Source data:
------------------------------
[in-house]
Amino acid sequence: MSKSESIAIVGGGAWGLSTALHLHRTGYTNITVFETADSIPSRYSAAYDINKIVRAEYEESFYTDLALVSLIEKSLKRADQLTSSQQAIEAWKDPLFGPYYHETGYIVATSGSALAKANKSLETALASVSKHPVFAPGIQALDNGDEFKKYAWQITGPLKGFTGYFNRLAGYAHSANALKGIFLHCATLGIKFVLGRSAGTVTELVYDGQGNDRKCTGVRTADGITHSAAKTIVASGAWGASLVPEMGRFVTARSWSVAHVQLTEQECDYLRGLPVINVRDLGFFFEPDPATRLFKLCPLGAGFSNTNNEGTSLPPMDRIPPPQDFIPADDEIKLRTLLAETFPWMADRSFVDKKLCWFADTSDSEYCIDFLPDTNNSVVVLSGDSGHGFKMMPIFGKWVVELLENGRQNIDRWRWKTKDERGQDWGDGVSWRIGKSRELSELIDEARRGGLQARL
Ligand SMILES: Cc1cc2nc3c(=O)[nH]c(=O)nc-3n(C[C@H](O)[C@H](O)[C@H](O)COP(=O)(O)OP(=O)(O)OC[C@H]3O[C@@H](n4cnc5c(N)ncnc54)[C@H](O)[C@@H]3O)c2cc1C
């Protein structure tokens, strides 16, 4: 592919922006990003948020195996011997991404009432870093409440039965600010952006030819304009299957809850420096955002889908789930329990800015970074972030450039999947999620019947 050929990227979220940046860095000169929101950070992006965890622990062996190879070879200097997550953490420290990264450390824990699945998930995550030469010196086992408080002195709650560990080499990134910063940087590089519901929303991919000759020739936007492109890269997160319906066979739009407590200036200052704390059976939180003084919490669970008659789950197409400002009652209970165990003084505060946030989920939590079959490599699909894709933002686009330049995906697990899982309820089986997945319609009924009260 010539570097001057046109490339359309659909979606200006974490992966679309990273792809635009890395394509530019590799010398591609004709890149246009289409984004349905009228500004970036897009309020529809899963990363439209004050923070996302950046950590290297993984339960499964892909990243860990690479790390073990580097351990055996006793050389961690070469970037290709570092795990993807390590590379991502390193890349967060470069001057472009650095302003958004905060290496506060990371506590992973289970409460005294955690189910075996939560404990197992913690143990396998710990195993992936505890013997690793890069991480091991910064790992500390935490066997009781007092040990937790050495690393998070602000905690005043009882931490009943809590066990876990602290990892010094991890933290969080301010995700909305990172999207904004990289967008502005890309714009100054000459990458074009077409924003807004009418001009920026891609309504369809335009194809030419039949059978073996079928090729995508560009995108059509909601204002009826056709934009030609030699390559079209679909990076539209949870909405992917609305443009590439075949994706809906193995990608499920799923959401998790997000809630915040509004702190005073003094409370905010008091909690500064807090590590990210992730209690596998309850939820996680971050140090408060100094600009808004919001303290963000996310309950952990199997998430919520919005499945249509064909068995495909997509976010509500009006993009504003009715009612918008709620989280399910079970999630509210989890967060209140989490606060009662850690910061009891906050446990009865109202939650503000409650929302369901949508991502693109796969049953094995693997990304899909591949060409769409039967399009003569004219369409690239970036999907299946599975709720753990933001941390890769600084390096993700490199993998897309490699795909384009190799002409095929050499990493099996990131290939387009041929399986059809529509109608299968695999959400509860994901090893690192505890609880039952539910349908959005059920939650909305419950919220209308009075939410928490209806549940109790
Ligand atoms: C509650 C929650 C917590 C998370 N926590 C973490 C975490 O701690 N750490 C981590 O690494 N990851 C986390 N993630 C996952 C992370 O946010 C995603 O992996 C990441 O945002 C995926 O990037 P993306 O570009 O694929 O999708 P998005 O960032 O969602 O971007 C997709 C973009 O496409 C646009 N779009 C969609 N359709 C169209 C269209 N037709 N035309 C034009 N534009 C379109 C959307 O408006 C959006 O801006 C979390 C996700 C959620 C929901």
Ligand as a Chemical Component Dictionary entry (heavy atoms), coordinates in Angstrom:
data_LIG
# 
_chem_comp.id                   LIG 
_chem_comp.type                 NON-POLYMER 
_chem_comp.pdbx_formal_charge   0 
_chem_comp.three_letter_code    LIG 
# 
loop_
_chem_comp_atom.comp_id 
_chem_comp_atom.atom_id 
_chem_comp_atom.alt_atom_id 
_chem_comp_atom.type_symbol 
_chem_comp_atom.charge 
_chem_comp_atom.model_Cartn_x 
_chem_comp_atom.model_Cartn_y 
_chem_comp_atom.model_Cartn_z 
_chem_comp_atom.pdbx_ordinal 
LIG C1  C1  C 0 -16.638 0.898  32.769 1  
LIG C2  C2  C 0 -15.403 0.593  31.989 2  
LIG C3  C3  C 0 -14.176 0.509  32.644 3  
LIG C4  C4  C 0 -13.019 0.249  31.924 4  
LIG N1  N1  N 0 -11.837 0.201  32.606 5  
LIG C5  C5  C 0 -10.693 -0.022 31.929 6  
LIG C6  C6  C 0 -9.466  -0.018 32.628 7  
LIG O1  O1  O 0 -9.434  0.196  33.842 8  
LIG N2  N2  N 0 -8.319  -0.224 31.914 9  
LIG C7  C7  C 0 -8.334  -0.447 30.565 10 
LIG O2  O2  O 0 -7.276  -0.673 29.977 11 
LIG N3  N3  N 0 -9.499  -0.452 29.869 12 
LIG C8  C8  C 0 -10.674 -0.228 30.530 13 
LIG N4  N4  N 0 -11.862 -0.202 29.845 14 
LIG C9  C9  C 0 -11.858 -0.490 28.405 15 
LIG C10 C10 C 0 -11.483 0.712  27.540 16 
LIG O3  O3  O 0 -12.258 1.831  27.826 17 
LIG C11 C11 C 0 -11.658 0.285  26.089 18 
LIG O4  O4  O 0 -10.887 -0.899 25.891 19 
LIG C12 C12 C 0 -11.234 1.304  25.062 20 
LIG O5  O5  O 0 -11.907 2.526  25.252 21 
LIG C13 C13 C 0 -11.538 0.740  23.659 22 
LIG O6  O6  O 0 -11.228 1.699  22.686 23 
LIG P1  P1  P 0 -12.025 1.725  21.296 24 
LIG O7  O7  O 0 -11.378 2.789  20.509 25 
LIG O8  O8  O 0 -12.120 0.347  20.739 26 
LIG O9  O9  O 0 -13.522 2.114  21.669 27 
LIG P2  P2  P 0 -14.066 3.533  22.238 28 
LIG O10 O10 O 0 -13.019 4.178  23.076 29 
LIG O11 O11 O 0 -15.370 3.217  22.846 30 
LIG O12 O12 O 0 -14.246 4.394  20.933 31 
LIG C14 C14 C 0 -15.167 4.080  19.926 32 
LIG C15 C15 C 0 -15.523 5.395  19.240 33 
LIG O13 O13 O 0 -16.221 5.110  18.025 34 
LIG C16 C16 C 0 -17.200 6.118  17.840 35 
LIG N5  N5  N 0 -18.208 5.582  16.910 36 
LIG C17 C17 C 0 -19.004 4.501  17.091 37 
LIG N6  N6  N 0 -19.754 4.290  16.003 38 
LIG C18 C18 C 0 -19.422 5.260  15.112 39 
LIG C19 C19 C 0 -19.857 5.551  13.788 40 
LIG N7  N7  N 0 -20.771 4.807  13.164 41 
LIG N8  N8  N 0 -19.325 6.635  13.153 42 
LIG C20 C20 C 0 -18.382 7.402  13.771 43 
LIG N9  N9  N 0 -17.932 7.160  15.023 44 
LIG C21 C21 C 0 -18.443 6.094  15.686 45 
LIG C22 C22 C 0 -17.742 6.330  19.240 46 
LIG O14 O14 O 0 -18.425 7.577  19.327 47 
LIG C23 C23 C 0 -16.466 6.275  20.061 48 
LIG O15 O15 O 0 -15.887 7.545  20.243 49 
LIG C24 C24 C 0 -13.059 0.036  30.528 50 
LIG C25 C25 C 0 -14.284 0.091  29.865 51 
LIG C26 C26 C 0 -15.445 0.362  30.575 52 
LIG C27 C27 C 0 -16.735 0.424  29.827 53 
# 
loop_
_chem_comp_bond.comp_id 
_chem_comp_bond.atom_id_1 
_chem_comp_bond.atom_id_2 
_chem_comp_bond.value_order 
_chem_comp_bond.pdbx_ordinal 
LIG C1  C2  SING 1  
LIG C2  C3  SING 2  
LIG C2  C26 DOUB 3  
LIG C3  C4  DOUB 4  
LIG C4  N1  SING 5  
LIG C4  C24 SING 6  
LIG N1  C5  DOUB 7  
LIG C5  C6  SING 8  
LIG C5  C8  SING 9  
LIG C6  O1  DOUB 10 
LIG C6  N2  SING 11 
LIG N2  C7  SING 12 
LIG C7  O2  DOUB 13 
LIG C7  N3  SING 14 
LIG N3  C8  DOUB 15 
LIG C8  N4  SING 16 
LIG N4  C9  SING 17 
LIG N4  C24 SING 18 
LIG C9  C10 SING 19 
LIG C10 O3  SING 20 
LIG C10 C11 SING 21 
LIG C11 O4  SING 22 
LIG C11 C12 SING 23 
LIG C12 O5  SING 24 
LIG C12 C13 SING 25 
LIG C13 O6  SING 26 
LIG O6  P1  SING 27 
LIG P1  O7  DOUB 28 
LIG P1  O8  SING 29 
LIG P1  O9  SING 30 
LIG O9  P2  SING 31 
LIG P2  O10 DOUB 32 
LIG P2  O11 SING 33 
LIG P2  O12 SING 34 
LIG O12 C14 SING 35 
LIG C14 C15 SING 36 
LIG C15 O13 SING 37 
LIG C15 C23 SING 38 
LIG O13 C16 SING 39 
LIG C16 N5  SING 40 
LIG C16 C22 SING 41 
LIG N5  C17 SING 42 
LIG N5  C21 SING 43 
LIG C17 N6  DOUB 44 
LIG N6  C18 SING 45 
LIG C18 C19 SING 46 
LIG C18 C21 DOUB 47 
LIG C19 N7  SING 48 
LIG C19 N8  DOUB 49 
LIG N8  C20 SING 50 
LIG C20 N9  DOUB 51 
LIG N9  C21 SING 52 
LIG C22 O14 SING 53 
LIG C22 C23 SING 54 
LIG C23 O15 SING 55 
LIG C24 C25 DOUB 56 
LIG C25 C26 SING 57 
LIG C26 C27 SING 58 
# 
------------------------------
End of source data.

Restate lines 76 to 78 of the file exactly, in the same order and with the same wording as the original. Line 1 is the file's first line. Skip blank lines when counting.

LIG C27 C27 C 0 -16.735 0.424  29.827 53 
# 
loop_